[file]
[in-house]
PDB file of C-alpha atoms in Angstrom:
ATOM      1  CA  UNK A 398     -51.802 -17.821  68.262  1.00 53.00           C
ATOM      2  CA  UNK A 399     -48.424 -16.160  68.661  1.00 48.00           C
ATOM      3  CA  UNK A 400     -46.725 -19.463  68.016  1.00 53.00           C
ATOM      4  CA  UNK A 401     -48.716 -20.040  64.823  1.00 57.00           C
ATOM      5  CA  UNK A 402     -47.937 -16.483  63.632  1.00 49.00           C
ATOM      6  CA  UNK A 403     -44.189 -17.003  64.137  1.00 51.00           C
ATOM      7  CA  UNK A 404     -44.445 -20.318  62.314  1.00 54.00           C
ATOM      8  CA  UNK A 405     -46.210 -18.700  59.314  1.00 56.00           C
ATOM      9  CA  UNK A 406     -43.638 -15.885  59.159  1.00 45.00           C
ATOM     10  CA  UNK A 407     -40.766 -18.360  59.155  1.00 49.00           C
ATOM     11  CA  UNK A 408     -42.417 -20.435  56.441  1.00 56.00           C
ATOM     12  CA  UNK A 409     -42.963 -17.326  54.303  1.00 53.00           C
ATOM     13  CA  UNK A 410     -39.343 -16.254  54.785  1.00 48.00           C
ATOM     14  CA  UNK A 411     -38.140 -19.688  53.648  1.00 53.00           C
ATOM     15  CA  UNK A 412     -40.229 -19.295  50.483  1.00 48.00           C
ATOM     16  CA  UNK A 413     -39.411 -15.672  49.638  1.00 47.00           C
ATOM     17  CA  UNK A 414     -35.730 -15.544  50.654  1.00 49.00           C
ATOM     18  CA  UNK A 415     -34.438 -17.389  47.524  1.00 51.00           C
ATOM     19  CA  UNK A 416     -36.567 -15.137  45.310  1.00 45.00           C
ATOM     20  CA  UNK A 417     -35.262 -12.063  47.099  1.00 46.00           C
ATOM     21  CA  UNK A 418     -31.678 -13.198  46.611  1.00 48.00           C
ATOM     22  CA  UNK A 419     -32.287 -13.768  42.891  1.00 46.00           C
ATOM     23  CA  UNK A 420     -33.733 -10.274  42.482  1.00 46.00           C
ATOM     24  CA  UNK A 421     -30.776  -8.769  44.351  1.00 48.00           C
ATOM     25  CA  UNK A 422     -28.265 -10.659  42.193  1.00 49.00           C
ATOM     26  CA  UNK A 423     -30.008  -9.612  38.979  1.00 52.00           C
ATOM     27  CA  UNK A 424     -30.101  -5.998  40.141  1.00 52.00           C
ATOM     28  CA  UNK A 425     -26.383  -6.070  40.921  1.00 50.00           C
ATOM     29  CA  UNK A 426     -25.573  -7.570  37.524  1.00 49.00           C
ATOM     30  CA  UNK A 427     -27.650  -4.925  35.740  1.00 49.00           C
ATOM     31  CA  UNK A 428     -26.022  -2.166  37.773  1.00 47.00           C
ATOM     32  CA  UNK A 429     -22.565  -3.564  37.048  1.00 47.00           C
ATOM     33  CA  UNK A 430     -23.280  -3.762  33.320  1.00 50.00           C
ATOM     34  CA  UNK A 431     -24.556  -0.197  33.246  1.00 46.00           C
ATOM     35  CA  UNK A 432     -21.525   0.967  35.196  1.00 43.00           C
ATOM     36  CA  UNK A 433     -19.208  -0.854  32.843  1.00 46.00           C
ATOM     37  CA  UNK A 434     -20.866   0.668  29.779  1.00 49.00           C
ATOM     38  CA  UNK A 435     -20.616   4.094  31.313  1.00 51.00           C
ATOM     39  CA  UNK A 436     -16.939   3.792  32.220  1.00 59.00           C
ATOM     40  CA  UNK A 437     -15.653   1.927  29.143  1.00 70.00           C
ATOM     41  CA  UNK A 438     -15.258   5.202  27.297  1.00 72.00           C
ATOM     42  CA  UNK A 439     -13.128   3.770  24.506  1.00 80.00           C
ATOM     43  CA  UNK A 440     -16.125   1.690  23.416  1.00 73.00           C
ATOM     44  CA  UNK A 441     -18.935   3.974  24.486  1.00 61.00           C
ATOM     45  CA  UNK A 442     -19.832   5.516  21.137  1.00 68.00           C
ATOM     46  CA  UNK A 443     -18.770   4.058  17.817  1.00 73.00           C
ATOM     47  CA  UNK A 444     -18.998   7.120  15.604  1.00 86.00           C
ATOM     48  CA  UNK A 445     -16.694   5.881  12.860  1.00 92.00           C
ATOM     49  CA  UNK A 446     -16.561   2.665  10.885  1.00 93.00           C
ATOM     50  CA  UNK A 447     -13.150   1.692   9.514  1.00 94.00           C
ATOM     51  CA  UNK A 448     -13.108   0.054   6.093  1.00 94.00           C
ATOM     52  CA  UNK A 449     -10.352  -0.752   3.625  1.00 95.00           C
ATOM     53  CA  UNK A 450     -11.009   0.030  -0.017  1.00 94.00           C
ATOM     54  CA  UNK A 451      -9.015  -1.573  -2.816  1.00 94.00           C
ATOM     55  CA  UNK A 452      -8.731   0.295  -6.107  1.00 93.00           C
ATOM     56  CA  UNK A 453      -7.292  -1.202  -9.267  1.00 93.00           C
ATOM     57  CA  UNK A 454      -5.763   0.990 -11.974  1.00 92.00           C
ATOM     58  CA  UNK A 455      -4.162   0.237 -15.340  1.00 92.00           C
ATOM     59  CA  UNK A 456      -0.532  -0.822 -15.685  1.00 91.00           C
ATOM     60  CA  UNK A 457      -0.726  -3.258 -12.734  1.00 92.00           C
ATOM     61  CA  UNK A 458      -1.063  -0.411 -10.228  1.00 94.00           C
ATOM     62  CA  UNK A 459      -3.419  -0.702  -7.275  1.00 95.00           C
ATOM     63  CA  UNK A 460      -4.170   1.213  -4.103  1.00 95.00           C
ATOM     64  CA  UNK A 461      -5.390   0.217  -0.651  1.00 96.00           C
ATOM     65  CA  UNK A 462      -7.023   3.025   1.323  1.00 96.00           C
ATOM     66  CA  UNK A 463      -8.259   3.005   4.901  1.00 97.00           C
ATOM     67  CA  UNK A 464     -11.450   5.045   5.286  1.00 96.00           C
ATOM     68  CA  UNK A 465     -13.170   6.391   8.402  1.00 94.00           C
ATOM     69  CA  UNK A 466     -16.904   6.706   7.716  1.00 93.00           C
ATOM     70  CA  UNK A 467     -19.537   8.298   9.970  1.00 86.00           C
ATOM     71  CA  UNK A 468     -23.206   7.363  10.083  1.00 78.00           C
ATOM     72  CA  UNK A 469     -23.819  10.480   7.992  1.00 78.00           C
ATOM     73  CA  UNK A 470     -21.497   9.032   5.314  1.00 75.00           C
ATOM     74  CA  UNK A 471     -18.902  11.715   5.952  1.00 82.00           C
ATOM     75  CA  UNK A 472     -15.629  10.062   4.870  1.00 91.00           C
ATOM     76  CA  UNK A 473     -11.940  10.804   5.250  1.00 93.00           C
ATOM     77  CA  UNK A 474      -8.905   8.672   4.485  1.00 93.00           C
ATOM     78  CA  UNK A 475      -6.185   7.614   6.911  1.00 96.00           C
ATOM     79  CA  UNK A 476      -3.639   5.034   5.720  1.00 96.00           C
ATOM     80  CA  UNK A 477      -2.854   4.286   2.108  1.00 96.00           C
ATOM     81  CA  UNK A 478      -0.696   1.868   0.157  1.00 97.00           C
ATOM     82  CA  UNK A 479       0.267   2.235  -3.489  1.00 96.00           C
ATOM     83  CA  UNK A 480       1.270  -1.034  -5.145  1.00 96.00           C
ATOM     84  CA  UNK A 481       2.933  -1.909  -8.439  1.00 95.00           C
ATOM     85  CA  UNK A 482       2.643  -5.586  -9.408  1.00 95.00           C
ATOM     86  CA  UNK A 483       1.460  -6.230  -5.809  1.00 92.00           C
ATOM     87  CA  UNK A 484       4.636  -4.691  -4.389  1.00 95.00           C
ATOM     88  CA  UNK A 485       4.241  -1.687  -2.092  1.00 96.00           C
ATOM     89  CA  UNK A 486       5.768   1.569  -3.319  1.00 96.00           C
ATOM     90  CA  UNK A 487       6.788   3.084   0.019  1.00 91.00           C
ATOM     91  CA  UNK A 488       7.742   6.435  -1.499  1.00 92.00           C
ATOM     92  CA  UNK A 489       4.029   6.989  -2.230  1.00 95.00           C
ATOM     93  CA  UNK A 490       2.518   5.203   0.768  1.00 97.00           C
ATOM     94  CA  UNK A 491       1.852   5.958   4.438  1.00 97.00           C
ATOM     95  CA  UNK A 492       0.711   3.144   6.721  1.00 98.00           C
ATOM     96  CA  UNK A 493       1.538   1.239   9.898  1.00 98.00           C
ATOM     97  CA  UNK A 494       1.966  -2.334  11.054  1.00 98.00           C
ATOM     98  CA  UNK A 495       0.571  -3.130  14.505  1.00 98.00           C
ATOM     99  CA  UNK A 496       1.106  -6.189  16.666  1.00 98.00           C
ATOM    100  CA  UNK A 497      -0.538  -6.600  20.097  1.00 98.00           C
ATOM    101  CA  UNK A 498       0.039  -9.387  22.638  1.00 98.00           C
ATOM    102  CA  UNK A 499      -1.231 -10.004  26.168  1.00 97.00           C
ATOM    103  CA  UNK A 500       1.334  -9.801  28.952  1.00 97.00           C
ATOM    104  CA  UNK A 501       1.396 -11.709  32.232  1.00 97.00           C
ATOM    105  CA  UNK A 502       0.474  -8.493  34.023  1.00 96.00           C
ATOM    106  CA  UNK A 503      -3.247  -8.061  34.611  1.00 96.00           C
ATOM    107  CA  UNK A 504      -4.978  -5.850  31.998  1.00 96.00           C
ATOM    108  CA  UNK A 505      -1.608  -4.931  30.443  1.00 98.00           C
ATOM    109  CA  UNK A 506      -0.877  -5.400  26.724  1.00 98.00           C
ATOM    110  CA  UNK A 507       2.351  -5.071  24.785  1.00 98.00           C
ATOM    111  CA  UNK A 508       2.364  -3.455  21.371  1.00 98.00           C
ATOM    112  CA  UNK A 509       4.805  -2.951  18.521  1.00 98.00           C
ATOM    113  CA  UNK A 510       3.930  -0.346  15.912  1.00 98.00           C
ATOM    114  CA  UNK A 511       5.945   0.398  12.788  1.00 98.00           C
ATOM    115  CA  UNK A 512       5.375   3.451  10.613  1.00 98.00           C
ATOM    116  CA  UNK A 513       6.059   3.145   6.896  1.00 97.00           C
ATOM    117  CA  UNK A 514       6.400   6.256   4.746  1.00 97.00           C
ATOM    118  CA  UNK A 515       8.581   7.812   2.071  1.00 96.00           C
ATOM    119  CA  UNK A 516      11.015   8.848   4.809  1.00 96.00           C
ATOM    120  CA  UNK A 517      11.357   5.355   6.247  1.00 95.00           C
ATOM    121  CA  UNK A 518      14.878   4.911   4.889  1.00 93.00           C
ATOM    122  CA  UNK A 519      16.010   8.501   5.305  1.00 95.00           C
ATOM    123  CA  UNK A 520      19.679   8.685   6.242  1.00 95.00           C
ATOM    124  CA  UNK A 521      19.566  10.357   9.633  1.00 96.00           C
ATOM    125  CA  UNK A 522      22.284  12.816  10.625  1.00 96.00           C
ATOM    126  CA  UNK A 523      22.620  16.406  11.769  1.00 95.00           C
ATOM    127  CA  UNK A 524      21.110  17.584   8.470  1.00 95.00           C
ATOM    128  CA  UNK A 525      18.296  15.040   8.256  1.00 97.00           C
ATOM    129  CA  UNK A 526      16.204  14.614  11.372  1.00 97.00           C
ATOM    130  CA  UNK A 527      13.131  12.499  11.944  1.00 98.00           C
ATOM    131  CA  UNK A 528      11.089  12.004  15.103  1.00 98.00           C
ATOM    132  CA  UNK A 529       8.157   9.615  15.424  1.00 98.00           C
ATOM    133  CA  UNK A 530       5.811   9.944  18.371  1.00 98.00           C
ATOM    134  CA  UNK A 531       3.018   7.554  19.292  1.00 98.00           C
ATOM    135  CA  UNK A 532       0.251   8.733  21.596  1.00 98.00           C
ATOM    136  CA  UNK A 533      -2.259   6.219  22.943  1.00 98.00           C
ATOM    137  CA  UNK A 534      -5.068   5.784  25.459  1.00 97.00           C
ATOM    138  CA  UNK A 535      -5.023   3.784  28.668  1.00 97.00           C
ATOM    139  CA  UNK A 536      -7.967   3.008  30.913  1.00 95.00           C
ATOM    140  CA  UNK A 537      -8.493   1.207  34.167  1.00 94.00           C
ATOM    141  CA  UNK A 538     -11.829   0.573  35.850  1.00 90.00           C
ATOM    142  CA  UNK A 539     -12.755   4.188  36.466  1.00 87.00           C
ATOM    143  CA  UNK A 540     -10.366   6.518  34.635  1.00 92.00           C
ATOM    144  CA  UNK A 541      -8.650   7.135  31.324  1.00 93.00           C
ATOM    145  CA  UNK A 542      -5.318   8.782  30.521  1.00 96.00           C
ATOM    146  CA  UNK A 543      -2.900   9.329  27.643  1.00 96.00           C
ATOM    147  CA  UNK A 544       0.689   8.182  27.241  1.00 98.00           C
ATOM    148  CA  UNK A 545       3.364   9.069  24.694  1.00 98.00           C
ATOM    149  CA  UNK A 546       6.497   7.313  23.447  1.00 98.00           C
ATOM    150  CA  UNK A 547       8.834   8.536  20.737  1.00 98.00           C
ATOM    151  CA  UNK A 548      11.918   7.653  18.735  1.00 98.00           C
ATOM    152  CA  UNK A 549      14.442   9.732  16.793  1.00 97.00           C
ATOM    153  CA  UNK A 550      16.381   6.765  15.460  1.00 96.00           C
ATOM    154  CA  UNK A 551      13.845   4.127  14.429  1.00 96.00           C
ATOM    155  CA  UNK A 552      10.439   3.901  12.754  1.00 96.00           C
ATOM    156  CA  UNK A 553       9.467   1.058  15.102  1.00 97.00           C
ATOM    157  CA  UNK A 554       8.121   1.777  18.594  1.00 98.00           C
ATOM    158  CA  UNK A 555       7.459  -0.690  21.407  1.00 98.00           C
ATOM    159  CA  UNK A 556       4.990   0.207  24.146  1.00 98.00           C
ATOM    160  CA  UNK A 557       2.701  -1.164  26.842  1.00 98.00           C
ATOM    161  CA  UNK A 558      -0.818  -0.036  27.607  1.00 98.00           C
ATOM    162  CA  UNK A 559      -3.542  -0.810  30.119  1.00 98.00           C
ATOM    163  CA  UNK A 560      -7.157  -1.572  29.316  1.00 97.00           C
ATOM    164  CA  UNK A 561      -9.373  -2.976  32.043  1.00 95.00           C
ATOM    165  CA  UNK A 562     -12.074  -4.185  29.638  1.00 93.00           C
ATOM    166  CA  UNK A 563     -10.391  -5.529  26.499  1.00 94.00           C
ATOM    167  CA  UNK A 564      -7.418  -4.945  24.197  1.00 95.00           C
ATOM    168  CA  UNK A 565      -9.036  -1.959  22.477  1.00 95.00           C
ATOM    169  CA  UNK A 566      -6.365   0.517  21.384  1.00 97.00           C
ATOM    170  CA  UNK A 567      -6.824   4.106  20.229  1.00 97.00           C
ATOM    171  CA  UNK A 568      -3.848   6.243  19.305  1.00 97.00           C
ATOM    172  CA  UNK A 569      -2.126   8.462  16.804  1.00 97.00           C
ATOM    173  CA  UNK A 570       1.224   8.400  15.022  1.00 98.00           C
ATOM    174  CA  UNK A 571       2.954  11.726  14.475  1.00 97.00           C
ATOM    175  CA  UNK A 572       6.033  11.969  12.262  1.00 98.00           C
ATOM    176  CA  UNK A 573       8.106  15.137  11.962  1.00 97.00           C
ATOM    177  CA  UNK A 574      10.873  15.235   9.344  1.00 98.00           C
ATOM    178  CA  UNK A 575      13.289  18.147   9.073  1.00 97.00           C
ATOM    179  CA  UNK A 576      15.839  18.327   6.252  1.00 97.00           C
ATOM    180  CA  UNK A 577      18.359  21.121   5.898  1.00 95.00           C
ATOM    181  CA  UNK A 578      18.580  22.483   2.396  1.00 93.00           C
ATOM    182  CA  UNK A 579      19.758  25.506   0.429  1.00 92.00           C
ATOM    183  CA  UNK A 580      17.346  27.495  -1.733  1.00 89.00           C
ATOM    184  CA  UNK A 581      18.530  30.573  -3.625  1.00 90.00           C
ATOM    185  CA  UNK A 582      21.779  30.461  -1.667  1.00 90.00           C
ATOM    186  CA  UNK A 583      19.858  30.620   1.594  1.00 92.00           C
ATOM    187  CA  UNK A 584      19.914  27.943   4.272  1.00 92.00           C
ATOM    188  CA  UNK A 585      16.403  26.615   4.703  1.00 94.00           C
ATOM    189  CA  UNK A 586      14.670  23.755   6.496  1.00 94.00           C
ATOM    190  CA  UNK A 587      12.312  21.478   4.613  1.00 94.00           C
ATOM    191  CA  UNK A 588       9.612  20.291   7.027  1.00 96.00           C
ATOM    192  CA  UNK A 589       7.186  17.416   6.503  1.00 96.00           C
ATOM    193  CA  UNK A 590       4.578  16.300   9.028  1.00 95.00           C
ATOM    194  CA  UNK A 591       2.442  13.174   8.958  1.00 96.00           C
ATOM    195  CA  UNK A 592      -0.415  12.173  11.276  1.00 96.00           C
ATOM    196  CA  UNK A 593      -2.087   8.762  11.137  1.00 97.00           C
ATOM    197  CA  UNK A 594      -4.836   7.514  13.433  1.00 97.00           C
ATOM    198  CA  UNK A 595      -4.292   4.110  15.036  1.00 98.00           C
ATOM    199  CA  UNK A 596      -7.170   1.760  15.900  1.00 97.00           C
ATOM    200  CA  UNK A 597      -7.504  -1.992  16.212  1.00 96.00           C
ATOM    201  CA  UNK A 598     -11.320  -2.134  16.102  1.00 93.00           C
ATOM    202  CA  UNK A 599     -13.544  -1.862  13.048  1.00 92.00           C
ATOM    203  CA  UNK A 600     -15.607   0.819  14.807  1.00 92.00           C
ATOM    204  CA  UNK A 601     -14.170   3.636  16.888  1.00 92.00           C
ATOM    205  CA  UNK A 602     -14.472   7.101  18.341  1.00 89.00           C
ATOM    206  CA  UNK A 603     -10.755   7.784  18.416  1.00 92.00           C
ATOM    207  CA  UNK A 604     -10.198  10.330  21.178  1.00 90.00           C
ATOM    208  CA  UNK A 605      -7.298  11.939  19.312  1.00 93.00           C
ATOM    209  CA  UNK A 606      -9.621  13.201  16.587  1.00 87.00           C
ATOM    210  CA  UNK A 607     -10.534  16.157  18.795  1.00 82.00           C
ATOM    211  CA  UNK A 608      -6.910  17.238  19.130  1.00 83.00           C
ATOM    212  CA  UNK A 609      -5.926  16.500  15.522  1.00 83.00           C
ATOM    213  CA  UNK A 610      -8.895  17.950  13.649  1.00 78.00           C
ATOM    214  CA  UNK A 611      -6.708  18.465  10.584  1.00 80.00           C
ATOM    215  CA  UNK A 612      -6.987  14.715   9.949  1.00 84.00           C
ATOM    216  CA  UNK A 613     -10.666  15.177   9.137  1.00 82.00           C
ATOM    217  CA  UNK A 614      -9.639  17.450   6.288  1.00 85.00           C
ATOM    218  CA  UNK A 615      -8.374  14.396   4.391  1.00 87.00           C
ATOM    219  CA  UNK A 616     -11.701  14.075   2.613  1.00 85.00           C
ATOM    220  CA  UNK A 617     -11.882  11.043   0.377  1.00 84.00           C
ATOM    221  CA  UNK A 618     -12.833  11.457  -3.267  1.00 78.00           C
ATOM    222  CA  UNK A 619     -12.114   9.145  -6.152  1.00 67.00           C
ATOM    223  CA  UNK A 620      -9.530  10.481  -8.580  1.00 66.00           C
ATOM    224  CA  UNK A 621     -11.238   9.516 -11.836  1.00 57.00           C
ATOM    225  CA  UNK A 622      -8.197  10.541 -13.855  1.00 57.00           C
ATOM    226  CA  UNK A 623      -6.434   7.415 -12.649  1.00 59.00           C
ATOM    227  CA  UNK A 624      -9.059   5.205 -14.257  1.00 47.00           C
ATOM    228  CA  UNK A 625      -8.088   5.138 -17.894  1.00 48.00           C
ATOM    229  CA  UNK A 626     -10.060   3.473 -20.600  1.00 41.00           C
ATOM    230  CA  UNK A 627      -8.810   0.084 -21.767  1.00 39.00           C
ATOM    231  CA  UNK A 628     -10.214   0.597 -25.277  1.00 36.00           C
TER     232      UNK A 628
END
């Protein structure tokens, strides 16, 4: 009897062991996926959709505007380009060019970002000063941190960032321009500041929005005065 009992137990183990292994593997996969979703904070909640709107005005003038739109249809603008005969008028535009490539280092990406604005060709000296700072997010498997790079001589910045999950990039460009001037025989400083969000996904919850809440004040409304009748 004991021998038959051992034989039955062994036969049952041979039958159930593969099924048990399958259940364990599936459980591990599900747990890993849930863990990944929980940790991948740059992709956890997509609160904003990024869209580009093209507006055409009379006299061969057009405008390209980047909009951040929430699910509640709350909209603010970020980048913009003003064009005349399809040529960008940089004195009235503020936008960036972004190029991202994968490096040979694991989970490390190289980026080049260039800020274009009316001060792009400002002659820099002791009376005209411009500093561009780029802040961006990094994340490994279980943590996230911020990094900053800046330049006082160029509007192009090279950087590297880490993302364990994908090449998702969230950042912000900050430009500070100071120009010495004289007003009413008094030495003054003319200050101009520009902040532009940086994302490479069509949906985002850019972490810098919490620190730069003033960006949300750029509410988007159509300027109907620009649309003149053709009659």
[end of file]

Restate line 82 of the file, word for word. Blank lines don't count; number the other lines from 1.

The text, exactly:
ATOM     80  CA  UNK A 477      -2.854   4.286   2.108  1.00 96.00           C